Following this pattern now in my own summary, I was pleased to note hat I continued all the way through as a participant. I made time to visit the site very frequently, and that reading the contributions of others sometimes brought forward my own thinking, and occasionally revealed an insight.

The learning journal worked well for me. Reading others’ thoughts was a delight, and knowing that I had an audience for mine was a great help in constructing my entries to make sense.

A few things still feel like they were barriers. They include:

Most of my written contributions were ‘fired from the hip’. Unlike this one (Blogger) the VTC web-site had limited editing facilities and I did not choose to write something in draft elsewhere for revision before posting.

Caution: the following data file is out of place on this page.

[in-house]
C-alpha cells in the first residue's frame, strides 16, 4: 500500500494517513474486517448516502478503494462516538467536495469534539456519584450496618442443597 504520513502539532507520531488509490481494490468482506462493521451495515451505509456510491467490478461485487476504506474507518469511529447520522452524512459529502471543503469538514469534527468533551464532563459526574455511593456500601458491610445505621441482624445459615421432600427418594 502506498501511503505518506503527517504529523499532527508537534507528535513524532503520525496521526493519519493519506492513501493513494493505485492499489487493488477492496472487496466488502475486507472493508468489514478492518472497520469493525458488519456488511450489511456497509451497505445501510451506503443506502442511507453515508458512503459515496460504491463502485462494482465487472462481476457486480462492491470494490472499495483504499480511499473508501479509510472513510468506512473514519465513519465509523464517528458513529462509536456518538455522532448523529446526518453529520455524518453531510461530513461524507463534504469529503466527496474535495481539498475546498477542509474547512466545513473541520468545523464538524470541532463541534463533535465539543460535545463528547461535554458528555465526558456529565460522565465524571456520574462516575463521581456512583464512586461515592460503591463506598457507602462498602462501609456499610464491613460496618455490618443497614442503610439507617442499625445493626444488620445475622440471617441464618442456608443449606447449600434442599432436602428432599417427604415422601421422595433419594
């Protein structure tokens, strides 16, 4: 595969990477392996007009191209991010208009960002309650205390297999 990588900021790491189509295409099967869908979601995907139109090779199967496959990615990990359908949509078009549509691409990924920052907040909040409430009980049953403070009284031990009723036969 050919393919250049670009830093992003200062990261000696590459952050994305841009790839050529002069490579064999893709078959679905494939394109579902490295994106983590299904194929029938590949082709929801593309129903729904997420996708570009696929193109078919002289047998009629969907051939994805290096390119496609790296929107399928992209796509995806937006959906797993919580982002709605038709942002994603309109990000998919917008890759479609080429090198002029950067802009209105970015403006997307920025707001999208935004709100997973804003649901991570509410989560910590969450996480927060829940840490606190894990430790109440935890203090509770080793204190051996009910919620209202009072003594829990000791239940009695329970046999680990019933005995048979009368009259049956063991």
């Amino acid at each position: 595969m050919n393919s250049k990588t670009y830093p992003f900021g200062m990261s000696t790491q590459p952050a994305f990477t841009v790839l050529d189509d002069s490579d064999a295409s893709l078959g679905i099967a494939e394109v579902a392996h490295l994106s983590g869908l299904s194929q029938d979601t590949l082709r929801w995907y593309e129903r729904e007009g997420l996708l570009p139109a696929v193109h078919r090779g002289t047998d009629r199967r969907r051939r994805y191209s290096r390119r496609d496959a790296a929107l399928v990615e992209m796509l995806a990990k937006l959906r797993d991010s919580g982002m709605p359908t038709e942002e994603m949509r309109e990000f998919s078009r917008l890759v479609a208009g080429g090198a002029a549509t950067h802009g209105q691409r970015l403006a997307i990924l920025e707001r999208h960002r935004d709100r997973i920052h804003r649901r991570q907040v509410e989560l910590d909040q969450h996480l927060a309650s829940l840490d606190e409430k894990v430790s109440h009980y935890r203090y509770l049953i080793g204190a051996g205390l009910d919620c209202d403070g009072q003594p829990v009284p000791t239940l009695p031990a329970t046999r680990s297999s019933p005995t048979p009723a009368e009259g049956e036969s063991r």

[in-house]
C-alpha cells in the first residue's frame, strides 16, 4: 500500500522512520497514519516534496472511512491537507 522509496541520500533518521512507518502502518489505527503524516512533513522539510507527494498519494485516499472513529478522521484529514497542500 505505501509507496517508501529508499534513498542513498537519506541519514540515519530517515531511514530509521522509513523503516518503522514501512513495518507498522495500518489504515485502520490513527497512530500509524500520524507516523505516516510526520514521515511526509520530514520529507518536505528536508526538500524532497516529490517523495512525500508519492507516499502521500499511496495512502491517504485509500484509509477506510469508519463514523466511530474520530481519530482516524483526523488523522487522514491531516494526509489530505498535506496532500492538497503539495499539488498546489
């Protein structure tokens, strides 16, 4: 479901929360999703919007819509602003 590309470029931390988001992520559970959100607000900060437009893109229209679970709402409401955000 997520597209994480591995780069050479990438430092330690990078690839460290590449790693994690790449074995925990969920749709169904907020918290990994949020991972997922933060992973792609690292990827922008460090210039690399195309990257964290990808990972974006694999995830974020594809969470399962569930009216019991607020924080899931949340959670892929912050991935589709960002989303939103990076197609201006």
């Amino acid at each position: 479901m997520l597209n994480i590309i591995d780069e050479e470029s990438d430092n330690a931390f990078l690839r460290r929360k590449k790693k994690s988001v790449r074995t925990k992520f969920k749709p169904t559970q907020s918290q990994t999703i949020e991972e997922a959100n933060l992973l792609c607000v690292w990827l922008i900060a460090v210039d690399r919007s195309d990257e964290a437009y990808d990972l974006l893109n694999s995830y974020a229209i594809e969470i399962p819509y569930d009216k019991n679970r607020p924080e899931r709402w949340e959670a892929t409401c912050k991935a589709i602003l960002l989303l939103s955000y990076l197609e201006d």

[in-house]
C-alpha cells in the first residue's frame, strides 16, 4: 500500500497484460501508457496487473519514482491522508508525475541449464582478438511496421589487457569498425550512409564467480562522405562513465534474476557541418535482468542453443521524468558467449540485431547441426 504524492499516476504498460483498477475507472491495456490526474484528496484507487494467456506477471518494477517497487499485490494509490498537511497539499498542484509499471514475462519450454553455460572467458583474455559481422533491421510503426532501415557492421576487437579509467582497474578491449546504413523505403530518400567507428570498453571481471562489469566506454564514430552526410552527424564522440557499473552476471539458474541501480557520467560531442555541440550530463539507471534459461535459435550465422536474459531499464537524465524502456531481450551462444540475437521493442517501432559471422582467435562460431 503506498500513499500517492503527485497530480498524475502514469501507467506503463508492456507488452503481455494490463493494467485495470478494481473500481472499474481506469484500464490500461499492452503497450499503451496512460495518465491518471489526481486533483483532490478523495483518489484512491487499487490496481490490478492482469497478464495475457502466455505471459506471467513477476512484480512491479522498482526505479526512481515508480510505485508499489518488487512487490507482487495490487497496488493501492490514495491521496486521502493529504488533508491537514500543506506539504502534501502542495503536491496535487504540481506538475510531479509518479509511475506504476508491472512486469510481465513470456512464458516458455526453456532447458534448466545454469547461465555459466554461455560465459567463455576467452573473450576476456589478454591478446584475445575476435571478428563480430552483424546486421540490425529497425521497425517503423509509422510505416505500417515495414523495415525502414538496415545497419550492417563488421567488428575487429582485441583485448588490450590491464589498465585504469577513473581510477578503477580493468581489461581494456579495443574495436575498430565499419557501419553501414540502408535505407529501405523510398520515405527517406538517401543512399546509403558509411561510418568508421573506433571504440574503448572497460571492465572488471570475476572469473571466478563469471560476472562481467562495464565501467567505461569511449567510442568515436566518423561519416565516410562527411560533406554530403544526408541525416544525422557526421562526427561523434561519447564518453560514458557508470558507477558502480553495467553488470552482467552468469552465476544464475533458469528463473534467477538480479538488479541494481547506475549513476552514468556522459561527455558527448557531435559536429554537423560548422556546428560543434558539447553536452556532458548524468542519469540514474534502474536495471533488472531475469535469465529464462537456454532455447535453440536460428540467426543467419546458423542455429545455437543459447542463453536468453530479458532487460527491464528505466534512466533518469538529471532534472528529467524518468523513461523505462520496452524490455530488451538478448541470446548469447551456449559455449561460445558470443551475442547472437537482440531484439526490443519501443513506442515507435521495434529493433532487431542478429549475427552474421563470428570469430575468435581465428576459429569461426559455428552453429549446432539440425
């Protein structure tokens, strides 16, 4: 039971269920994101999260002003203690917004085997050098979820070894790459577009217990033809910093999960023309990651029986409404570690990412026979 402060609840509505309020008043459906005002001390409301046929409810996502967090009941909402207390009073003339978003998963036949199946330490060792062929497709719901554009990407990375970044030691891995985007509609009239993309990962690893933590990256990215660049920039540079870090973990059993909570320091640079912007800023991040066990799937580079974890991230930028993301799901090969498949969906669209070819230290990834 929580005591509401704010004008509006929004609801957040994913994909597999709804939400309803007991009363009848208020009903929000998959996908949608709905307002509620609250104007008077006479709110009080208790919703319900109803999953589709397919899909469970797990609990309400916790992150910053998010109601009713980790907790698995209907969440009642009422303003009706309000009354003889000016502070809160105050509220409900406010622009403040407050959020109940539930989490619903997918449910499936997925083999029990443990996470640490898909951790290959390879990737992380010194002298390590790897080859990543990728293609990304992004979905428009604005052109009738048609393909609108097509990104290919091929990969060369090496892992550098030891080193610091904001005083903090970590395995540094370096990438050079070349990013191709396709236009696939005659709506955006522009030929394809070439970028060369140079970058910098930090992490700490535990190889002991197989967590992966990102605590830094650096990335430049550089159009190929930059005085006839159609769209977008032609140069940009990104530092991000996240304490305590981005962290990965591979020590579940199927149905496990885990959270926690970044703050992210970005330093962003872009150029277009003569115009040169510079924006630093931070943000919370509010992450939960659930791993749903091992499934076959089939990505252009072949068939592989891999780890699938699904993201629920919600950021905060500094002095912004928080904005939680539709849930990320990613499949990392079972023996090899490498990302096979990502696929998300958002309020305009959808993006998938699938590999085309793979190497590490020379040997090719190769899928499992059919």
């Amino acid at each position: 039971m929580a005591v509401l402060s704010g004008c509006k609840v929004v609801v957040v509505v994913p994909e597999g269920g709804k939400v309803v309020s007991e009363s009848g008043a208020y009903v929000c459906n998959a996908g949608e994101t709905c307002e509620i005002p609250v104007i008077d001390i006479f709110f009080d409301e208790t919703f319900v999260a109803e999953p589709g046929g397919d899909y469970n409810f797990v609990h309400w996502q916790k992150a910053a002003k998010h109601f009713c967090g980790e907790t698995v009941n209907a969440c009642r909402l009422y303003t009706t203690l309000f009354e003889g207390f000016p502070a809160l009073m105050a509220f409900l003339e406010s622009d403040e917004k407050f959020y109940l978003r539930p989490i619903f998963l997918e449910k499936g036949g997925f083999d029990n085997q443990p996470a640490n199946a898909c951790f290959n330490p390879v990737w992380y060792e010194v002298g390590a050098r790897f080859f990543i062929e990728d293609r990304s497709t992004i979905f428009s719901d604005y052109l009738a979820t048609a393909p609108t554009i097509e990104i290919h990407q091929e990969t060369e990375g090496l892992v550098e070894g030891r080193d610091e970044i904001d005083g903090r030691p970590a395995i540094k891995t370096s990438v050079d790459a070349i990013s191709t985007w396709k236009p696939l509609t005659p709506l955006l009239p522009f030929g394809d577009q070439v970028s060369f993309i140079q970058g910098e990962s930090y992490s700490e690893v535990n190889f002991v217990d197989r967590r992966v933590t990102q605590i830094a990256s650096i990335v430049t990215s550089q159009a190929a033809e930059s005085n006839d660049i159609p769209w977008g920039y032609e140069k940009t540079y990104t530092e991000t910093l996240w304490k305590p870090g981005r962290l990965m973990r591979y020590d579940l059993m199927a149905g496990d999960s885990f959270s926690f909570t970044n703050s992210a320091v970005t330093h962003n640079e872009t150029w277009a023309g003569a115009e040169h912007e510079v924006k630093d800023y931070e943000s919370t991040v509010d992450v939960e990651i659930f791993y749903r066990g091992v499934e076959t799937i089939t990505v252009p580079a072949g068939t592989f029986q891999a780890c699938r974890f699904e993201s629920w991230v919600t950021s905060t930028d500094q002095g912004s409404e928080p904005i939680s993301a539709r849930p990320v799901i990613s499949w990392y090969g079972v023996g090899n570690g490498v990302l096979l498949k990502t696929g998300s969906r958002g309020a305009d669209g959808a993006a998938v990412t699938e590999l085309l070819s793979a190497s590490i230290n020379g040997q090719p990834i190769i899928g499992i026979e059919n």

I had the feeling that others varied their input (and, sometimes, their output) over the life of the Course. Because so many of the tasks were simply collaborative activities within the sub-group, this was quite uncomfortable.

Attuning the two roles of participant and facilitator was also difficult, but not impossible. It was more of problem (for me) that every activity was a task.

I reflected more than once during the course on how so many distance learners fail only by failing to finish. A convert now to reflection, the only drawback has been the necessity to stop, or suspend, this in order to complete this assignment!

So finally, after the Virtual Tutor course has been said and done, I find that I want to draw some ‘doer’ conclusions that reflect how I would choose to behave as an e-facilitator (were I to do this again). These are:

Adapt what you know works in a training or classroom (or just with any face-to-face encounter) and apply it online. Good planning is essential

As facilitator, be comfortable enough with the technology of online learning for the learner to forget about it

All learning is blended learning. We need to employ all our senses, and the facilitator needs to tune into the unique way each person learns